1 Faculty of Engineering and Architecture Computer Engineering Department COM 400 – Analysis of Al

1 Faculty of Engineering and Architecture Computer Engineering Department COM 400 – Analysis of Algorithms HOMEWORK #1 Academic Year: Spring 2014-15 Due Date: 13.03.2015 (At class hour) Instructor: Assoc. Prof. Dr. Hürevren KILIÇ Question 1: (10 + 10 = 20 points) i. Prove that 2n3 + n + 4 = O(n3) By definition, we can write that f(n) = 2n3 + n + 4 and g(n) = n3. So, we need to find c and n0 values that satisfies below inequality: cn3 = 2n3 + n + 4 c = 2 + 1/n2 + 4/n3 if we take c=2 and n0=1 then the above inequality is satisfied for all n = n0. Existence of such positive constants c and n0 completes the proof. ii. Prove that n3 + 1 = ?(n) Solution 1: By definition, we can write that f(n) = n3 + 1 and g(n) = n. Since, and exists. We can conclude that g(n) = n constitutes an asymptotically NOT tight bound on f(n) = n3 + 1. Solution 2: By definition, ?(g(n)) = {f(n) : for any positive constant c > 0, there exists a constant n0 > 0 such that 0 = cg(n) < f(n) for all n = n0}. Then, f(n) = n3 + 1 and g(n) = n. So, for any arbitrary value of c, we must be able to find corresponding n0 that satisfies below inequalities: 0 = cn < n3 + 1 0 = c < n2 + 1/n If we take for example n0 = c, whatever the value of c > 0 is, the above inequality holds for all n = n0. 2 Question 2: (40 points) Analyze the following algorithm written in pseudo-code for its worst-case and best-case running time complexity. Note that the logic of the algorithm is not important. Assume that length(A) is computab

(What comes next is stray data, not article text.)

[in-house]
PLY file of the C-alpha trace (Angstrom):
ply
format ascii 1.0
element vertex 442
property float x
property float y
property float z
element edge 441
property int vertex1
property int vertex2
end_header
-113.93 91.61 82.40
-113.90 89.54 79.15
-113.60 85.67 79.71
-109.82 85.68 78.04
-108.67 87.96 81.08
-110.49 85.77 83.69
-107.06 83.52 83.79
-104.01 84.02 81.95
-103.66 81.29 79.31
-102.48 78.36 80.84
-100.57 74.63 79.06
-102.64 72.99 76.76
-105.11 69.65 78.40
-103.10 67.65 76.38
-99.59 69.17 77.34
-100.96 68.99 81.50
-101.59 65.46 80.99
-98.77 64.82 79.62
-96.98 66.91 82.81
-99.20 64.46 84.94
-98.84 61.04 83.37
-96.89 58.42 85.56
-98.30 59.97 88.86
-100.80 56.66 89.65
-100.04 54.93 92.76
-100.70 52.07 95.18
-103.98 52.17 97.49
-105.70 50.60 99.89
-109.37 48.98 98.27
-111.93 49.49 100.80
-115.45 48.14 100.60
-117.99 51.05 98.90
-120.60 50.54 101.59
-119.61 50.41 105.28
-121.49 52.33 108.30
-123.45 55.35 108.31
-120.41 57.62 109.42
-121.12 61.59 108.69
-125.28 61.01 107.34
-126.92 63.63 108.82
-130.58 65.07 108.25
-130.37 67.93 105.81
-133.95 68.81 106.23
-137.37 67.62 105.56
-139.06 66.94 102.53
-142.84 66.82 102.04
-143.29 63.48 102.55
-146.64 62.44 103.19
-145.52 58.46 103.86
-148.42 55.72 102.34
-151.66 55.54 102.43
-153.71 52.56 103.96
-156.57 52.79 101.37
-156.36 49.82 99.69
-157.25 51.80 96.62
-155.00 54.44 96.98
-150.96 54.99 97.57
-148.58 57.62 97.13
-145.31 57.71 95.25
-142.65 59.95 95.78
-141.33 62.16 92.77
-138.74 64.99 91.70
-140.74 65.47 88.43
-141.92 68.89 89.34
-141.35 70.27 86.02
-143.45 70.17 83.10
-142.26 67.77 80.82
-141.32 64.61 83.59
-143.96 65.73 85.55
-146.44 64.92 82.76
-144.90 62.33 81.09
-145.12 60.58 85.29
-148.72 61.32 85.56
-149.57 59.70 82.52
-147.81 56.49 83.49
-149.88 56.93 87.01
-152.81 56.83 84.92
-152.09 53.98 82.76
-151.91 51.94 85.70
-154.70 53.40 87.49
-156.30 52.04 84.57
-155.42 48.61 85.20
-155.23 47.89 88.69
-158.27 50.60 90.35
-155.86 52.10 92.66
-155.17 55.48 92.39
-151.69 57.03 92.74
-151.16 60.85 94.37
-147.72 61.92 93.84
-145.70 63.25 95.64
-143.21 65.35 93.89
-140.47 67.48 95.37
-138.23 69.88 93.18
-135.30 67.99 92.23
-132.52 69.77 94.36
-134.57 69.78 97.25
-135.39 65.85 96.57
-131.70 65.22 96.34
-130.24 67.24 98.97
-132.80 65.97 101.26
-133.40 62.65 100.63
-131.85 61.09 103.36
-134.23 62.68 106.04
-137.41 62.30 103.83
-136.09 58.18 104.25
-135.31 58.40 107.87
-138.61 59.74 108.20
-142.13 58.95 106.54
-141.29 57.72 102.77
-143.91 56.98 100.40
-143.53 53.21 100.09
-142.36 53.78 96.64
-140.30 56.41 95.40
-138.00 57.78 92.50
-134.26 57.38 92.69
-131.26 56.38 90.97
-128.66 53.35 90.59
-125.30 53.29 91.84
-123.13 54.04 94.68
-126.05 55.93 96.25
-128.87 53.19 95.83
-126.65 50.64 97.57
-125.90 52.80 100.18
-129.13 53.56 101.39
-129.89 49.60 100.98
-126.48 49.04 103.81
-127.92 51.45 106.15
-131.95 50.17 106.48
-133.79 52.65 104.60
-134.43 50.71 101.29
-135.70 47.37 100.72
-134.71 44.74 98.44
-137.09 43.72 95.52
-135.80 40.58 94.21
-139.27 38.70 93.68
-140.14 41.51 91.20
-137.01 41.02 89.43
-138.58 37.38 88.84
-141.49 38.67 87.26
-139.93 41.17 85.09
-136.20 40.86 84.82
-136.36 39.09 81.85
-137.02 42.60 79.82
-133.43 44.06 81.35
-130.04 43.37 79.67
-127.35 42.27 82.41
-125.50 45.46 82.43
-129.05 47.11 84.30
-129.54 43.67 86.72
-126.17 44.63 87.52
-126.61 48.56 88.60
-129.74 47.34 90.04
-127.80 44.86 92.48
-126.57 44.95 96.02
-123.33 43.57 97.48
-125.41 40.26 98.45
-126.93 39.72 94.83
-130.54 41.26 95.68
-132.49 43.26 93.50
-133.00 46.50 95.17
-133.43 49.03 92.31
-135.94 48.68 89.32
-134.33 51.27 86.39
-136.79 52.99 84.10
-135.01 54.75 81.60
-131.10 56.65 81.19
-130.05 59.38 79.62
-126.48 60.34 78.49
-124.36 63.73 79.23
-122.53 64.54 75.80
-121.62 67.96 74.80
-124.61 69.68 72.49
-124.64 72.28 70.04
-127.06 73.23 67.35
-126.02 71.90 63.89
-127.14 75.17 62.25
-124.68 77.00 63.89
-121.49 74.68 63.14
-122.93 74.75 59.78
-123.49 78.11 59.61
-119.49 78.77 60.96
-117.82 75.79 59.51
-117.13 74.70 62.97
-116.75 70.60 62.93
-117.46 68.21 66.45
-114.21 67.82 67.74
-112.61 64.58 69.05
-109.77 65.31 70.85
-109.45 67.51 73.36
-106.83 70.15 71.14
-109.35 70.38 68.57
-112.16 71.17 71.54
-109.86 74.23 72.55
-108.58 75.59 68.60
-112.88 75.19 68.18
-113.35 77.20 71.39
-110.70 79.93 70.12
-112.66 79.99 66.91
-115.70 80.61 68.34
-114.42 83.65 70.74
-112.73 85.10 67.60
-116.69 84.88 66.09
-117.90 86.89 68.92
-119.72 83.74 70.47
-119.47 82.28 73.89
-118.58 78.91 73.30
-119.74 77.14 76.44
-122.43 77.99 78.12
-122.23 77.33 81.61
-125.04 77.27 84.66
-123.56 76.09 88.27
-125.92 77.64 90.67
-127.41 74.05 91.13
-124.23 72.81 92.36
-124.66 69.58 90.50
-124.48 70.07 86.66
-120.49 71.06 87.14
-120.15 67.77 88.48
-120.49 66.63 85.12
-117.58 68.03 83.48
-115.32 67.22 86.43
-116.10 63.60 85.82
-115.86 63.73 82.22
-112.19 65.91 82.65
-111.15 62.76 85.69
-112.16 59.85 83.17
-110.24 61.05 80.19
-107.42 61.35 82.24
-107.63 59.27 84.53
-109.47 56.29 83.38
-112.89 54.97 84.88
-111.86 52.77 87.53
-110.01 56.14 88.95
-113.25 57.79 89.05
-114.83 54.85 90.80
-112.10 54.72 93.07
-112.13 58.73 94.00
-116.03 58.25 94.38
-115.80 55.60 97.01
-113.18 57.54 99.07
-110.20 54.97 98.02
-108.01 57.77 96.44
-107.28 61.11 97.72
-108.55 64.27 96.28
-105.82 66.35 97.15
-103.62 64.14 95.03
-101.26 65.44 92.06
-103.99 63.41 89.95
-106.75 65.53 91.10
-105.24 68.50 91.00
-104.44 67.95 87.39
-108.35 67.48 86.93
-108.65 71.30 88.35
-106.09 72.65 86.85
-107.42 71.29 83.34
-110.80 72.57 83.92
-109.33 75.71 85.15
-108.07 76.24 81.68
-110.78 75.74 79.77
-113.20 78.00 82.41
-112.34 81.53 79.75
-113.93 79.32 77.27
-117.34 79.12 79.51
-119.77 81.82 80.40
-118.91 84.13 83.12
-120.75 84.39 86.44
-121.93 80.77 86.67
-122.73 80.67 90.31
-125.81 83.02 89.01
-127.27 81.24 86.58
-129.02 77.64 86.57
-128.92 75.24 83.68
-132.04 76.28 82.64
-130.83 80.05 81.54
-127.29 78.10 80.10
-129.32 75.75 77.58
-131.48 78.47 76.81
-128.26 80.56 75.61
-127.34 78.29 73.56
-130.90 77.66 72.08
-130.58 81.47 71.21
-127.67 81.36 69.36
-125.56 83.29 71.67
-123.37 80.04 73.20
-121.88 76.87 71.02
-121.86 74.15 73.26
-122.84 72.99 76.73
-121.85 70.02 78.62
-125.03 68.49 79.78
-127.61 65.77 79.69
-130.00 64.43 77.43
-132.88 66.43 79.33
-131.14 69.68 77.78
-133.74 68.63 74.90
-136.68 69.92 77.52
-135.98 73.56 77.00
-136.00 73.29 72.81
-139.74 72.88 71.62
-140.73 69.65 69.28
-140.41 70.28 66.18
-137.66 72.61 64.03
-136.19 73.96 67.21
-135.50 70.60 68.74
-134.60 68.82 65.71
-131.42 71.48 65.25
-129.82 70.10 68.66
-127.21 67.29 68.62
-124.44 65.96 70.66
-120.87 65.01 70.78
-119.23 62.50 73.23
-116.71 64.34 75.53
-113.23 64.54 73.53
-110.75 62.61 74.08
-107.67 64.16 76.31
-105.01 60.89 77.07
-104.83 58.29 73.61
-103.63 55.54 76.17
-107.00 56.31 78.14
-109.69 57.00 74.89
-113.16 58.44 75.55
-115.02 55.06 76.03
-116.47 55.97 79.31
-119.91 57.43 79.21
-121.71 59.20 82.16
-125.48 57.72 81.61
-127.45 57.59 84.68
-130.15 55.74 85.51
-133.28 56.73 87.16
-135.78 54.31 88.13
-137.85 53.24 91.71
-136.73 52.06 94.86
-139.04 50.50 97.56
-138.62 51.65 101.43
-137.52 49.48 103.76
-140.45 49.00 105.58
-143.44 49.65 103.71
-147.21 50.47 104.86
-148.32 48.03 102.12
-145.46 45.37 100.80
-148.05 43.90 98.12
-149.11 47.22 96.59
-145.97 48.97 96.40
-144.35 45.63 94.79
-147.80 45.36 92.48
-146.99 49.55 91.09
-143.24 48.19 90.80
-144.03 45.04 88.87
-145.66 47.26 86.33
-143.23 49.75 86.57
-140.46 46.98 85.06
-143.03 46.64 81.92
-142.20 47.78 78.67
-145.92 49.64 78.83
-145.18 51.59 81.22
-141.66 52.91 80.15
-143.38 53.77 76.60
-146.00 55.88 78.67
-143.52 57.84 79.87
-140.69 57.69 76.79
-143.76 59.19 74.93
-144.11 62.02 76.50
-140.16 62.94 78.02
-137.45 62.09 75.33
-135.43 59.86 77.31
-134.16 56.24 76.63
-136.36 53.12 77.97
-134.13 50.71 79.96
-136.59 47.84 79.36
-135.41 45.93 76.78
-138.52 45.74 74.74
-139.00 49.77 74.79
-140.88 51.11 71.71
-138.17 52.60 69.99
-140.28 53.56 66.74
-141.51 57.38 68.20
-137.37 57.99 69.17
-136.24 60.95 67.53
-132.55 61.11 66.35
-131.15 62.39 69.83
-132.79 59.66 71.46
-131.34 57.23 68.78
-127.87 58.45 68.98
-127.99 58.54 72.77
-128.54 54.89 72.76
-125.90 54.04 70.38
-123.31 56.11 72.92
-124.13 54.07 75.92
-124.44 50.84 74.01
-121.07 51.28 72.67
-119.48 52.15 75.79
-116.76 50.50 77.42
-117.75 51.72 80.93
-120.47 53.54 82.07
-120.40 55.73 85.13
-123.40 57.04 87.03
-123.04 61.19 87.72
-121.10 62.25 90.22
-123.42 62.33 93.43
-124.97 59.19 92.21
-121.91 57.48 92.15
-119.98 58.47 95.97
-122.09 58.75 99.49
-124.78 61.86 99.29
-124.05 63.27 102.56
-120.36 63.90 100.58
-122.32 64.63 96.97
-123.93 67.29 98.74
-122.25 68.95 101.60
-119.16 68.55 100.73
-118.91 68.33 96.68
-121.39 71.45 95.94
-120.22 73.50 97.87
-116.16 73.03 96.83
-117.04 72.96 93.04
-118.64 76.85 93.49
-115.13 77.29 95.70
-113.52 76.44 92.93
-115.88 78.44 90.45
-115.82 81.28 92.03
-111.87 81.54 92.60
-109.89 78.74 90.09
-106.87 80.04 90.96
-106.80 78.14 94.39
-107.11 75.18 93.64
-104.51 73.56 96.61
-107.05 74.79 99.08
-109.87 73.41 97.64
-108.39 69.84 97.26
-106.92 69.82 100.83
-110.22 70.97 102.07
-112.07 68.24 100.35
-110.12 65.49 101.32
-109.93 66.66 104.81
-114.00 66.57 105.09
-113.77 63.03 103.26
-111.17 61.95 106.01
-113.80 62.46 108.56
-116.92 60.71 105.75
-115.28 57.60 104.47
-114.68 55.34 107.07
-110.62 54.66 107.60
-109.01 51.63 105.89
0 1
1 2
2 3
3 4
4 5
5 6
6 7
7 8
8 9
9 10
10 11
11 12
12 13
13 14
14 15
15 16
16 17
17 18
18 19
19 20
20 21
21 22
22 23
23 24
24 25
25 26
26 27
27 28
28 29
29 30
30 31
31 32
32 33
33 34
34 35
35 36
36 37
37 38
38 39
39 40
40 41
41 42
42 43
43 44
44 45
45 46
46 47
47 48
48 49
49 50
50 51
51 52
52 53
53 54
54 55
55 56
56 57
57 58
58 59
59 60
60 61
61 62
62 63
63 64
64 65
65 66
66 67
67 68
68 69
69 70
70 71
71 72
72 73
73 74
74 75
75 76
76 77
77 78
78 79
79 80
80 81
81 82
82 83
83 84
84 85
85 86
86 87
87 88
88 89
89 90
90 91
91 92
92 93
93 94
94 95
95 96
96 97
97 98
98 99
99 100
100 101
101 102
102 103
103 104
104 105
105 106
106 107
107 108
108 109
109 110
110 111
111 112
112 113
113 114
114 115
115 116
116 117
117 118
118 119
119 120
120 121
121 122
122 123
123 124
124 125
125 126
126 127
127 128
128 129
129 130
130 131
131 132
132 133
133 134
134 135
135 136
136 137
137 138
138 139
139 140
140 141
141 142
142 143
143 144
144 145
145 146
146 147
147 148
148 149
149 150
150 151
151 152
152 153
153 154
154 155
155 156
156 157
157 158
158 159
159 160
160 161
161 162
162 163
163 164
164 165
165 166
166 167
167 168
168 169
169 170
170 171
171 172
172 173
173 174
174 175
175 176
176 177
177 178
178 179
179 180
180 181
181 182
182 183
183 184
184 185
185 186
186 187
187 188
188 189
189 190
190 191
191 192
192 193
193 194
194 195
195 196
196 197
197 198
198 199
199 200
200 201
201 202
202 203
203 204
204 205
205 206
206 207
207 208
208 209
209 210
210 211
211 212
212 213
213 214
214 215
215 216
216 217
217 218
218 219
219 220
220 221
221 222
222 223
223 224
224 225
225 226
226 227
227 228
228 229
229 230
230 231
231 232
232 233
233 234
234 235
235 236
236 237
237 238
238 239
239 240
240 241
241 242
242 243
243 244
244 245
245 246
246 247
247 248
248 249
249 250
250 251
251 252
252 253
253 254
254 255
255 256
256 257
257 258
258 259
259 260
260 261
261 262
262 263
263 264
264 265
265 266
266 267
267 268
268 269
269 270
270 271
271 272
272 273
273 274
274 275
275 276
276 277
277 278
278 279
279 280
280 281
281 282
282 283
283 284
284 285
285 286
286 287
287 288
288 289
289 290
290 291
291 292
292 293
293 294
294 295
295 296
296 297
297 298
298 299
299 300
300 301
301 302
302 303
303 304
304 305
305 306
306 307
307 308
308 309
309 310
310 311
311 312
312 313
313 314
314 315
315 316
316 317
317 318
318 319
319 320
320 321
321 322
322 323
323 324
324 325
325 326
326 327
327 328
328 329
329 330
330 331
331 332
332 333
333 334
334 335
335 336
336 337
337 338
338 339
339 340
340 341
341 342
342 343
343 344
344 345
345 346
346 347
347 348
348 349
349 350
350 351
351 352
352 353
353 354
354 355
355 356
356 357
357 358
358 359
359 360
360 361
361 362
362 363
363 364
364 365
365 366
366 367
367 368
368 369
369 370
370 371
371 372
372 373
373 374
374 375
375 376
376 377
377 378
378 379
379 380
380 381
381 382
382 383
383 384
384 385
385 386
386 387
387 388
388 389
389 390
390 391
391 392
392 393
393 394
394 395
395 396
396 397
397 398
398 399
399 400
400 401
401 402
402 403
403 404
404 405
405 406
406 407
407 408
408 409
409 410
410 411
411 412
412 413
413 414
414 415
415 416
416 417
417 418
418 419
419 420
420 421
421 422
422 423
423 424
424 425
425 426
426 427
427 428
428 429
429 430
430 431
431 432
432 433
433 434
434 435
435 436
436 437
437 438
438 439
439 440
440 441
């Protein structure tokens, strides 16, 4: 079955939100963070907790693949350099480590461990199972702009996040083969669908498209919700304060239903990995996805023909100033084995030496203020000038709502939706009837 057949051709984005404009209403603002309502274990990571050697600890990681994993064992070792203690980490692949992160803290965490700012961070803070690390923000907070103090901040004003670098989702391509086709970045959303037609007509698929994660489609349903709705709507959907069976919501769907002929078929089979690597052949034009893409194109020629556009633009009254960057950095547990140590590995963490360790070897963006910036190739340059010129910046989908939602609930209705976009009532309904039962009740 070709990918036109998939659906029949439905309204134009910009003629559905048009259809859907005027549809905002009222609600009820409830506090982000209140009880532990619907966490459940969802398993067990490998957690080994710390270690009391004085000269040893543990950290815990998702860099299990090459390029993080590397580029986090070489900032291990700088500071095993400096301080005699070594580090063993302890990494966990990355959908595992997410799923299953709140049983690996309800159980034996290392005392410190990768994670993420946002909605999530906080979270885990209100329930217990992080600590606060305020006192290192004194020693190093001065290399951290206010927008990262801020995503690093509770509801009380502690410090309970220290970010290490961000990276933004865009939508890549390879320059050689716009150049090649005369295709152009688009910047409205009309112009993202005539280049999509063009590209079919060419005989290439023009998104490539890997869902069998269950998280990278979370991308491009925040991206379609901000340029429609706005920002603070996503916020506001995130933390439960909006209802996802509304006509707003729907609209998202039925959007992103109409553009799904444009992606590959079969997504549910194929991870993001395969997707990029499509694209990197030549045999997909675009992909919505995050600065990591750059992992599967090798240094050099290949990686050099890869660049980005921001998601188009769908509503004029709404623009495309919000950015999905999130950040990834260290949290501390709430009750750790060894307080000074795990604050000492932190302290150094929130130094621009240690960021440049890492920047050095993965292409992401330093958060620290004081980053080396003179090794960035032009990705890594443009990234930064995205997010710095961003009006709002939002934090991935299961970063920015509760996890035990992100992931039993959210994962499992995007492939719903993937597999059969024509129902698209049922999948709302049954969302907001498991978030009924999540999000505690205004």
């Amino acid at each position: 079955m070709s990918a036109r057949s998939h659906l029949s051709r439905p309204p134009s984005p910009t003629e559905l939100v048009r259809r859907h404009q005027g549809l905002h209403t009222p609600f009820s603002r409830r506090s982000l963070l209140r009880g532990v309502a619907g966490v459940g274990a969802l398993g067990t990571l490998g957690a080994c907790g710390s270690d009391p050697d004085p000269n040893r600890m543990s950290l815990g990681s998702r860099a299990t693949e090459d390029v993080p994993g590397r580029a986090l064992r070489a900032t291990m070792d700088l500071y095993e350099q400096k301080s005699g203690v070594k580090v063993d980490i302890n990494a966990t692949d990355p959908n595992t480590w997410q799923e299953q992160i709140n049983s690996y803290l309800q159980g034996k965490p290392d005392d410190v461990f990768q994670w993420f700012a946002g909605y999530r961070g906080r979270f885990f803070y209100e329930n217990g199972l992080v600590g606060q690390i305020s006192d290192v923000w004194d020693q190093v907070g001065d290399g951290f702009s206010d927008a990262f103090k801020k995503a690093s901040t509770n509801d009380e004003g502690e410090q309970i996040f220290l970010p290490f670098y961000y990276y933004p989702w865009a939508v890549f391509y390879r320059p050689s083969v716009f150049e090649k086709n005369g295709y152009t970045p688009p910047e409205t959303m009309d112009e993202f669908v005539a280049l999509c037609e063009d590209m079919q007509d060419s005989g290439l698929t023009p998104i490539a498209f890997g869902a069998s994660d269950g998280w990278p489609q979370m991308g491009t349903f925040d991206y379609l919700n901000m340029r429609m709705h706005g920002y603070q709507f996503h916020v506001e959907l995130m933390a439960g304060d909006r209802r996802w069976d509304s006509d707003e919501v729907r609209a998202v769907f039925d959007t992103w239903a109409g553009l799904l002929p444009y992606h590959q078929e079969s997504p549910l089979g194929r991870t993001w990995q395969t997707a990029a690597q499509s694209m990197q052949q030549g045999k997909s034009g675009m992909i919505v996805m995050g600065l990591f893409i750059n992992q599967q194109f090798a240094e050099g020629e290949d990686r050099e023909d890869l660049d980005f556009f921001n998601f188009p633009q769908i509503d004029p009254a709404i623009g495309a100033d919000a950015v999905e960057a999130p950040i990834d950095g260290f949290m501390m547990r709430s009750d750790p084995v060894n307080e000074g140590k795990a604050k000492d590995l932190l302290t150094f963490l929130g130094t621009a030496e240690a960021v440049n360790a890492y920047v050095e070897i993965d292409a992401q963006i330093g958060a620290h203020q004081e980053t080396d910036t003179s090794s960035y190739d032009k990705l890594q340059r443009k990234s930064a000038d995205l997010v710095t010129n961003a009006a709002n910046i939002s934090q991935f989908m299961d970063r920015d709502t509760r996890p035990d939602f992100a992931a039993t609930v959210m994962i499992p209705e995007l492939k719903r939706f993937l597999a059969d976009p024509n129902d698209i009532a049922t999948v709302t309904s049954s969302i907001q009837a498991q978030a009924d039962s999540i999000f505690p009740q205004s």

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Faculty of Engineering and Architecture
Computer Engineering Department
COM 400 – Analysis of Algorithms
HOMEWORK #1
Academic Year: Spring 2014-15
Due Date: 13.03.2015 (At class hour)
Instructor: Assoc. Prof. Dr. Hürevren KILIÇ
Question 1: (10 + 10 = 20 points)
3 3
i. Prove that 2n + n + 4 = O(n )
3 3
By definition, we can write that f(n) = 2n + n + 4 and g(n) = n . So, we need to find c
and n values that satisfies below inequality:
0
3 3
cn = 2n + n + 4
2 3
c = 2 + 1/n + 4/n
if we take c=2 and n =1 then the above inequality is satisfied for all n = n . Existence of
0 0
such positive constants c and n completes the proof.
0
3
ii. Prove that n + 1 = ?(n)
3
Solution 1: By definition, we can write that f(n) = n + 1 and g(n) = n. Since,
and exists. We can conclude that g(n) = n constitutes an
3
asymptotically NOT tight bound on f(n) = n + 1.
Solution 2: By definition, ?(g(n)) = {f(n) : for any positive constant c > 0, there exists a
3
constant n > 0 such that 0 = cg(n) < f(n) for all n = n }. Then, f(n) = n + 1 and g(n) = n.
0 0
So, for any arbitrary value of c, we must be able to find corresponding n that satisfies
0
below inequalities:
3
0 = cn < n + 1
2
0 = c < n + 1/n
If we take for example n = c, whatever the value of c > 0 is, the above inequality holds
0
for all n = n .
0
1Question 2: (40 points)
Analyze the following algorithm written in pseudo-code for its worst-case and best-case
running time complexity. Note that the logic of the algorithm is not important. Assume that
length(A) is computable in T(n) where n is the size of the array A. Be careful about indentations
made in the code.
COST TIMES
EXAMPLE(A)
BEST WORST
c 1 1
1
1 n = 2;
c 1 1
2
2 m = n + 1;
c ...